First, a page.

Highly effective financial planners are not just good at delivering great advice; they are also strong leaders.
One of the greatest challenges in the financial planning process is having clients consistently follow through on their plans and achieve the success they desire.
So, leadership is an essential quality for financial planners. In its absence clients will falter, get distracted, listen to the wrong people, and be consumed by the many obstacles to their success.
So, how can you immediately convey leadership?
There are many qualities that a leader can develop, and I believe in an ongoing commitment to keep improving.
Yet there is a foundation that everything else sits upon.
Leadership begins with who you are being
There is a famous story about a woman visiting Gandhi with her young son.
She and her son had travelled a long way and when they eventually got their chance to speak with Gandhi.
He asked how he could help and the woman said, “My son eats far too much sugar, can you tell him to stop?”
Gandhi thought for a moment and then said to the woman to bring her son back in two weeks.
So, two weeks later, after another long journey, the woman and her son met him again. Gandhi looked the boy in the eye and said, “Stop eating sugar!”
The woman, slightly confused, asked “Why didn’t you say this two weeks ago?”
Gandhi replied, “Because two weeks ago I was still eating sugar myself!”
What does this have to do with financial planning?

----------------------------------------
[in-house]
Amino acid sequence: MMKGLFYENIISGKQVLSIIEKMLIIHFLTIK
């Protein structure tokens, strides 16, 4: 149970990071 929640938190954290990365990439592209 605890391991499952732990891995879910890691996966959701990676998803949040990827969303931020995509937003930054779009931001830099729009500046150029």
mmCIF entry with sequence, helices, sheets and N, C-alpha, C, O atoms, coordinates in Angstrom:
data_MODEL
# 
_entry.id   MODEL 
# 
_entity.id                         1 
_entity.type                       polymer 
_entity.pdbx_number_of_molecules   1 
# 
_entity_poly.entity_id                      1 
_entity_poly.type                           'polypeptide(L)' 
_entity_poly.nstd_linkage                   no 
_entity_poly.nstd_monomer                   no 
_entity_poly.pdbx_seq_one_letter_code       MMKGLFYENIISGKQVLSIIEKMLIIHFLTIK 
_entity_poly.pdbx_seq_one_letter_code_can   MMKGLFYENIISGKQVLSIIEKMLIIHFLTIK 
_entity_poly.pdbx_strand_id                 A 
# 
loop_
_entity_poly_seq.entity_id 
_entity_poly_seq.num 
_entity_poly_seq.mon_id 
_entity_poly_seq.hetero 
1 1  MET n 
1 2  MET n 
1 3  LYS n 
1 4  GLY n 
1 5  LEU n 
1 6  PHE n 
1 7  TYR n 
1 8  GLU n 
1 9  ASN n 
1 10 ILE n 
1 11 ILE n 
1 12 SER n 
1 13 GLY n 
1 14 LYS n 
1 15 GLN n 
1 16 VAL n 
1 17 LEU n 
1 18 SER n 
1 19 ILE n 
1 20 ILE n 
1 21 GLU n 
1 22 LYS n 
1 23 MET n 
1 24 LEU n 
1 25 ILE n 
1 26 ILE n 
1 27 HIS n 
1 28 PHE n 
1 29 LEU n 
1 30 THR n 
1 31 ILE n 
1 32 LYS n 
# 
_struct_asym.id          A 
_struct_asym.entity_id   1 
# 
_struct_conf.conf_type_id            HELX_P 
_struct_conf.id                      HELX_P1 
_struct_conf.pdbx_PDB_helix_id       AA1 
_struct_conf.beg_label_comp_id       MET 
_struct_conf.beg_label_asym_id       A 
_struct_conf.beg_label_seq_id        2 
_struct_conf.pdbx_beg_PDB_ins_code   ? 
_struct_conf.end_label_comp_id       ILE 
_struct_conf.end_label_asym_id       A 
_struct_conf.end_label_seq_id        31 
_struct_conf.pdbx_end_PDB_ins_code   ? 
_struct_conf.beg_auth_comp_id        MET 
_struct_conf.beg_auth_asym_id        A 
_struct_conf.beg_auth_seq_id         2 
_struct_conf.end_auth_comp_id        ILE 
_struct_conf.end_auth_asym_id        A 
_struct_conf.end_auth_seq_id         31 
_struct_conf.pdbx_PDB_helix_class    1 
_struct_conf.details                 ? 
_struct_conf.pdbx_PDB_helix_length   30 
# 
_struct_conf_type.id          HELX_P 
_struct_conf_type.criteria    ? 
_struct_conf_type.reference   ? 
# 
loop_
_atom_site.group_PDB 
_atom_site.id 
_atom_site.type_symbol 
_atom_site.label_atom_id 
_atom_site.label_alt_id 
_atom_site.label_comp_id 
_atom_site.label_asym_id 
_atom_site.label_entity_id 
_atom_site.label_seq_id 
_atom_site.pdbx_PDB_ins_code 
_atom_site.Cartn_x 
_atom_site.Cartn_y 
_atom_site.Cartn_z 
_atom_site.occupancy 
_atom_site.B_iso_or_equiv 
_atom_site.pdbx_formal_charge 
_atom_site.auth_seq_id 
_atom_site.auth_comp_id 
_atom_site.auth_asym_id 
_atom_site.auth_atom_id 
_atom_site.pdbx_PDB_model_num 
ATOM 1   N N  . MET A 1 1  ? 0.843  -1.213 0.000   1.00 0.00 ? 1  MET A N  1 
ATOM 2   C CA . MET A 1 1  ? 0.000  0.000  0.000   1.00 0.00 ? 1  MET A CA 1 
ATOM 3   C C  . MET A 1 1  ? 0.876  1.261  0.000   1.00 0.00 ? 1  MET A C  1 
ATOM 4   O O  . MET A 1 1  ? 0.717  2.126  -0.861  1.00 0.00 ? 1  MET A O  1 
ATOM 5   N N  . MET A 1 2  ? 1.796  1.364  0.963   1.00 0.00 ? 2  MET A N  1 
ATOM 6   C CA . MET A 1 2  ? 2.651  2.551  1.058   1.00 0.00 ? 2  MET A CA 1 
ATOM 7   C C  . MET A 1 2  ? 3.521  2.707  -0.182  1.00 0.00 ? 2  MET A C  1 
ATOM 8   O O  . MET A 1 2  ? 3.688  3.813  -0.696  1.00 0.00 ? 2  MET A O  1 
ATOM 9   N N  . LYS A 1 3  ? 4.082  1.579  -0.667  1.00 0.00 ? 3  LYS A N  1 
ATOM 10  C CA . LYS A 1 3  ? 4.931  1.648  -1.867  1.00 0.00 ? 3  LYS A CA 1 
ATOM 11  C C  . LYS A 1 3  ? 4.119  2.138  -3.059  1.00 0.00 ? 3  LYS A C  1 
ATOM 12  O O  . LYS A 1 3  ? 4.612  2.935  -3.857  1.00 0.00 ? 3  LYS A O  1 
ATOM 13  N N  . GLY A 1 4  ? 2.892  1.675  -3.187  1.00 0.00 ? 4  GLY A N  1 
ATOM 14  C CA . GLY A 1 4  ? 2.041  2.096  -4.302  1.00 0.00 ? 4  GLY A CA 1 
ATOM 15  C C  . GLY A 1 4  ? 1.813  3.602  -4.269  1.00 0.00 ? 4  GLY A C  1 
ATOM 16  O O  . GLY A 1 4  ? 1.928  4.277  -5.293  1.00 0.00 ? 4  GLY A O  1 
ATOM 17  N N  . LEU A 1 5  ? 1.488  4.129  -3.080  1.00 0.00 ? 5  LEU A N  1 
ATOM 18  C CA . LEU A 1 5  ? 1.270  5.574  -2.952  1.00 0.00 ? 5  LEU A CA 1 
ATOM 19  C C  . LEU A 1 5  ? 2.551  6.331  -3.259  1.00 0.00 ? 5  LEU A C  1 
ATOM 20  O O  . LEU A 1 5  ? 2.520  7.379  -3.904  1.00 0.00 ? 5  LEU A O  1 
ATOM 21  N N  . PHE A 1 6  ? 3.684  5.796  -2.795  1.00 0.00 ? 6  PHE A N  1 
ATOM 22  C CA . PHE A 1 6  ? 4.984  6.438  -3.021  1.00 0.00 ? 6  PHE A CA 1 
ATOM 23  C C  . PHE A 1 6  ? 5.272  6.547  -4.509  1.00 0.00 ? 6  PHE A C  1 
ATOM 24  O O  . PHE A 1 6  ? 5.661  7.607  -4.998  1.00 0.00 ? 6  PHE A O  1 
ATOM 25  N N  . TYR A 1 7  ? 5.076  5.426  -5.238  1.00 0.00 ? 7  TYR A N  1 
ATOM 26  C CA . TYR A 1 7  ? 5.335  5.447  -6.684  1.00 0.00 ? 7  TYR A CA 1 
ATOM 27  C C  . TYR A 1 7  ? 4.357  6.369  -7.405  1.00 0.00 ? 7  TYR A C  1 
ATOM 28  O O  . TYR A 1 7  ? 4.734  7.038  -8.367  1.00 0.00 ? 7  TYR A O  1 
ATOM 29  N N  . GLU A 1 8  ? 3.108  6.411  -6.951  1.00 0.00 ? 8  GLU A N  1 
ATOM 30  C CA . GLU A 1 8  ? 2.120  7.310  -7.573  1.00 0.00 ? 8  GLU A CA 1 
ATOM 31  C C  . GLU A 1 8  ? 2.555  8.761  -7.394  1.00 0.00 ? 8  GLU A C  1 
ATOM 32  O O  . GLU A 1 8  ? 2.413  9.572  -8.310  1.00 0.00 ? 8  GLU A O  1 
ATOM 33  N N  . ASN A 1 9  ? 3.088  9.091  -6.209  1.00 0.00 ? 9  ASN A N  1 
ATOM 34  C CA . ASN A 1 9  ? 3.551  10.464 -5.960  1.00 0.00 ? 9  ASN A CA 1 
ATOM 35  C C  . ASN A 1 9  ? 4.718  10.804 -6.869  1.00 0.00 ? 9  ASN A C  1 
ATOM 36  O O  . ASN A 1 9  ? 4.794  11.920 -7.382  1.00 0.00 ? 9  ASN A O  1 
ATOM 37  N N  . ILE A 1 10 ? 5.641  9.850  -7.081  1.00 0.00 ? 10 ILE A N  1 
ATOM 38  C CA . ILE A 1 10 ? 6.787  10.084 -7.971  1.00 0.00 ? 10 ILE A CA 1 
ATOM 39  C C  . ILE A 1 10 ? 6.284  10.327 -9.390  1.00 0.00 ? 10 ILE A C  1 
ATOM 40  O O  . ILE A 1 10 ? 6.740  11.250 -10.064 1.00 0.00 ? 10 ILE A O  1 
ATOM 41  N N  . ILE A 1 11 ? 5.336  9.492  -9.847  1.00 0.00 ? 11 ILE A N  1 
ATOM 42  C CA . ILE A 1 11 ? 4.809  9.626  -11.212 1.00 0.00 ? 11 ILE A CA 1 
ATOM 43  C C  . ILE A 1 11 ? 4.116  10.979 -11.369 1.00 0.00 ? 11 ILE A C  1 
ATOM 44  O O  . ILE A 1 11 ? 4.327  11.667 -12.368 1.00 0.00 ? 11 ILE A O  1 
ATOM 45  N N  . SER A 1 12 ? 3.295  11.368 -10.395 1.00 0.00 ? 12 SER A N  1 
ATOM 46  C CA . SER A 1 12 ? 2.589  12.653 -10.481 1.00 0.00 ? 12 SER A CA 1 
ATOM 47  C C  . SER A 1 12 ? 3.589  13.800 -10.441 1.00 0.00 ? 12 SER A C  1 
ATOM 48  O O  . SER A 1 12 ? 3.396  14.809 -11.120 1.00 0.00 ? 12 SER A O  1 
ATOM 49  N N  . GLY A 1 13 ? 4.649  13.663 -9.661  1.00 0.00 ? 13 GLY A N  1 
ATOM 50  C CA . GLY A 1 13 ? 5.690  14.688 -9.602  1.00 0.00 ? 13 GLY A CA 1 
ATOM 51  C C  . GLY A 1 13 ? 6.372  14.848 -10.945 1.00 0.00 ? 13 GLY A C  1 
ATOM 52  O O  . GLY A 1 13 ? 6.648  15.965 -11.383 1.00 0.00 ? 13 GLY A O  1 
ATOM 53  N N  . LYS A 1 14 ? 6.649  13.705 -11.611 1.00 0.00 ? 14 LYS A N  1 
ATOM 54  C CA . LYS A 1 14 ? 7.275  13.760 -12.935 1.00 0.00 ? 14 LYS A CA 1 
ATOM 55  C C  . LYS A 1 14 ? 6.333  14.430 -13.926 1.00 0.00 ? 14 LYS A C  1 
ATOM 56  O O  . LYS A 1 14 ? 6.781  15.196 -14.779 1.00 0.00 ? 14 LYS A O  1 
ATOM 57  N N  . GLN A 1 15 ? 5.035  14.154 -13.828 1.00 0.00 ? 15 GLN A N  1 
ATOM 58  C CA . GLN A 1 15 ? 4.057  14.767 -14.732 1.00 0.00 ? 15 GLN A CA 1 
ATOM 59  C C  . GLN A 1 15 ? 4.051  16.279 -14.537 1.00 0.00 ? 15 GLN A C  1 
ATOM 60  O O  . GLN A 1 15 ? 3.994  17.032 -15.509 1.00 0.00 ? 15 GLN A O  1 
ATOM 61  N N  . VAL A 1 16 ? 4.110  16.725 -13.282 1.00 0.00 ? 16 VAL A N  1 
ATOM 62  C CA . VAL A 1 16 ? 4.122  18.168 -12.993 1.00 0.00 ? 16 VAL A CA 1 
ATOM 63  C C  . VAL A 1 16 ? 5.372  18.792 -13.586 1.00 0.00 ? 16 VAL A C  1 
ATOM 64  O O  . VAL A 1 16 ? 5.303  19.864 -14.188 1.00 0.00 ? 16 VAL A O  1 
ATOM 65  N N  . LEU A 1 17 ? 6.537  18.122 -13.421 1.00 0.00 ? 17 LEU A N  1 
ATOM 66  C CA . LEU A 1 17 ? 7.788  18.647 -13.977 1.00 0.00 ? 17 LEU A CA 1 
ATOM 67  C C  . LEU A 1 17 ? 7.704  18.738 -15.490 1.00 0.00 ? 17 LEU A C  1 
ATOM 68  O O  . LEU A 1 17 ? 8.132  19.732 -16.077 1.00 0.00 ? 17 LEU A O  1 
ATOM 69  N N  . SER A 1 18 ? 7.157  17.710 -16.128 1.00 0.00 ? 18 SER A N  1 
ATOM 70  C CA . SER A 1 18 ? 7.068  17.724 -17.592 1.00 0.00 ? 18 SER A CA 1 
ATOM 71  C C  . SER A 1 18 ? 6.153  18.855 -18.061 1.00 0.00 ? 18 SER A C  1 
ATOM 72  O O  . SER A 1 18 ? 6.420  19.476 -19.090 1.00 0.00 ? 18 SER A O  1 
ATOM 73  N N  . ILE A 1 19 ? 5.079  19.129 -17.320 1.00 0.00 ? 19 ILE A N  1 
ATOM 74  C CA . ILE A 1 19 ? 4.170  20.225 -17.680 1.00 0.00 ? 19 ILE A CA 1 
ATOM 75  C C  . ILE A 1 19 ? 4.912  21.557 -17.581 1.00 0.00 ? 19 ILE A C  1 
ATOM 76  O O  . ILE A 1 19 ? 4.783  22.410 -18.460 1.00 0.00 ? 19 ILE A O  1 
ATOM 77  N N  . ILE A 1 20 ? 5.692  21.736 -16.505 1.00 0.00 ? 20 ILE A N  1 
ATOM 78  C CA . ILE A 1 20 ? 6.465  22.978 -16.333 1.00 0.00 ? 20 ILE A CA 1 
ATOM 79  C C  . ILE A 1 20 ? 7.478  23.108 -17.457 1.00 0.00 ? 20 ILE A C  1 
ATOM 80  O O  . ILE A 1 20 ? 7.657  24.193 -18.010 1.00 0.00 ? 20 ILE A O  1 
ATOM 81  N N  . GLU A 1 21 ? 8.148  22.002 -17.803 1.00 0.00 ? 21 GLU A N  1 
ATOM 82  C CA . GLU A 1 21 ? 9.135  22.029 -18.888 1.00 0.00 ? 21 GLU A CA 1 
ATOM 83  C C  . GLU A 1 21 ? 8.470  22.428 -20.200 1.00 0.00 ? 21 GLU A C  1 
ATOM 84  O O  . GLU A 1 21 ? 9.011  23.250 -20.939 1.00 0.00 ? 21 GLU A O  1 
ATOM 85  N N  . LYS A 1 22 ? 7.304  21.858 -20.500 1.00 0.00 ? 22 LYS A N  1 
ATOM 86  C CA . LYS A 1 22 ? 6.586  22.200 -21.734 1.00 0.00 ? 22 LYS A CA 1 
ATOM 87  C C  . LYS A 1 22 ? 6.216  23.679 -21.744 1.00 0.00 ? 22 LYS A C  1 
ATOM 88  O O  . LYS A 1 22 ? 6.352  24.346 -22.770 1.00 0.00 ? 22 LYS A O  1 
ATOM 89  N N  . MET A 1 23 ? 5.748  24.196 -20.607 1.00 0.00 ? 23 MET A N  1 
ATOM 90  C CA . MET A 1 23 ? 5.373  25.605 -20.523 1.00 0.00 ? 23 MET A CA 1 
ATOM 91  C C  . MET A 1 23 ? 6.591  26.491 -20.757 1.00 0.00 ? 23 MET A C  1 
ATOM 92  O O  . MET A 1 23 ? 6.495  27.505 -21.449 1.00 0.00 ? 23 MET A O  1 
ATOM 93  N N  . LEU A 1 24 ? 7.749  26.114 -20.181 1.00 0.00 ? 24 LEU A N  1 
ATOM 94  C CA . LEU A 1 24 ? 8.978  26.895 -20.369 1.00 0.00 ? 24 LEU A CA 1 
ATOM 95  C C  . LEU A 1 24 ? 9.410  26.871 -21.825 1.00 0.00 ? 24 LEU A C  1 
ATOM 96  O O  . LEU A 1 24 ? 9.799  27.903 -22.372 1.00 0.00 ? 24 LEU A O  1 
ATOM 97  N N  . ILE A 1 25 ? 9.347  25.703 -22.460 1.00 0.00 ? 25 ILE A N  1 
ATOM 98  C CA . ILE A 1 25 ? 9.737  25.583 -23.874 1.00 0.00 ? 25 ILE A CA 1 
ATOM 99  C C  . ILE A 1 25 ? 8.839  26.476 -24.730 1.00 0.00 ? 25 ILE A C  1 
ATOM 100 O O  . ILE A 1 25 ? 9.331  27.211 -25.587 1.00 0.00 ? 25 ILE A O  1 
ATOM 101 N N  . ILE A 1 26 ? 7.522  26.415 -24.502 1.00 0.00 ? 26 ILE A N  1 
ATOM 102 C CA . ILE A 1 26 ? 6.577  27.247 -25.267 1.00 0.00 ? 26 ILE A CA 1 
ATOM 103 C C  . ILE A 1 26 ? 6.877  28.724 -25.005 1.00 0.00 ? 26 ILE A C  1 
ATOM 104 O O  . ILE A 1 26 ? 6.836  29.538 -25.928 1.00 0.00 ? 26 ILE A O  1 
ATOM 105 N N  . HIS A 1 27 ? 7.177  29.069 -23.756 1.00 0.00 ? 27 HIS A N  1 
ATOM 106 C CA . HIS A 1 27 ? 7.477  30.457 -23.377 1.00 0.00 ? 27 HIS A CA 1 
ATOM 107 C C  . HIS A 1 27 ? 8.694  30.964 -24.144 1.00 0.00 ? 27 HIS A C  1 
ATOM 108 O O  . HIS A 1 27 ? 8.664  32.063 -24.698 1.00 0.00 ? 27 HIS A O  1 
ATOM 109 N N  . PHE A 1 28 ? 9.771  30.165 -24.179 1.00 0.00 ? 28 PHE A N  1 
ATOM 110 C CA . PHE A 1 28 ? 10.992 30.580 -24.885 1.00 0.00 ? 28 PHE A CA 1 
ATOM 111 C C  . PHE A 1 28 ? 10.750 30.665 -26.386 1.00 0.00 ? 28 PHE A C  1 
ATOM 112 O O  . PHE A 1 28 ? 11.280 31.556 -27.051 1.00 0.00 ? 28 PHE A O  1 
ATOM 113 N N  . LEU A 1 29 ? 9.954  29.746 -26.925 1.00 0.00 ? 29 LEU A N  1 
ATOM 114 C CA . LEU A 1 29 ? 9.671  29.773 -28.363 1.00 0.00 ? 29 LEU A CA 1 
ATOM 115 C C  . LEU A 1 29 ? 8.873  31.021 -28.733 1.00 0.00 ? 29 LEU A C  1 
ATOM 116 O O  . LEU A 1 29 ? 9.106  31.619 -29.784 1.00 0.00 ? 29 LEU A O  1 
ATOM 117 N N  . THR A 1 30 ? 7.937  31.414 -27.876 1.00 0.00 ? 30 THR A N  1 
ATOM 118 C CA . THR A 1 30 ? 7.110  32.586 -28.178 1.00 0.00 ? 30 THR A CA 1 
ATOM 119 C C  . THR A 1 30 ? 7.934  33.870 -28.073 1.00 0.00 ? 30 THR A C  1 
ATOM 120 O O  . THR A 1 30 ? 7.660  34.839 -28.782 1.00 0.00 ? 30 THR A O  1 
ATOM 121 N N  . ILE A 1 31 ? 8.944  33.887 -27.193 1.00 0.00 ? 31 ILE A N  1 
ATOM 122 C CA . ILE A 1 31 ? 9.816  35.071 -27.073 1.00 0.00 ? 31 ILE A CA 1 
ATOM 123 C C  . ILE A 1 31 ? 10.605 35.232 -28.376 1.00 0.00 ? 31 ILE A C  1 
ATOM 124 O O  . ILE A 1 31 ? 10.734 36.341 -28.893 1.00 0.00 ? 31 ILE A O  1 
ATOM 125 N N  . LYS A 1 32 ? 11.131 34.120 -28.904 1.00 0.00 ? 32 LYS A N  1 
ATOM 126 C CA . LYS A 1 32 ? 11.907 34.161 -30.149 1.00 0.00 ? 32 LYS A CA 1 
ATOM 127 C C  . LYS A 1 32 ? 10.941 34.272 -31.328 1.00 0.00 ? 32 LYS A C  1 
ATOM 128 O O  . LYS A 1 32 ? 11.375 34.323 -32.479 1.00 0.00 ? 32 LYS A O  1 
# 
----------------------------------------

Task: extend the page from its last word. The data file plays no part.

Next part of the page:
Gandhi could have easily told the boy to stop eating sugar on their first visit. But he knew that his words would have been hollow and an attempt at leadership would probably fail.
We instinctively know when someone is not congruent.
Who is going to take our advice and follow it if they do not respect us, trust us, or believe us?
In the excellent book, ‘Advice that sticks‘ Moira Somers writes:
“In an era when financial guidance has never been easier to obtain, the citizenry of the developed world has dismal savings levels and record amount of indebtedness. Yet none of the branches of the financial services industry seem to be taking into account the fundamental complexity of human psychology. They just keep on telling people the same old messages about what they should be doing, as though more telling will result in more uptake.”
P.S. A significant element of being a strong leader is to be more coach like in your client interactions. If you want to develop these skills you can begin with my ‘Top 10 coaching book for financial planners’. Click here to go through to post.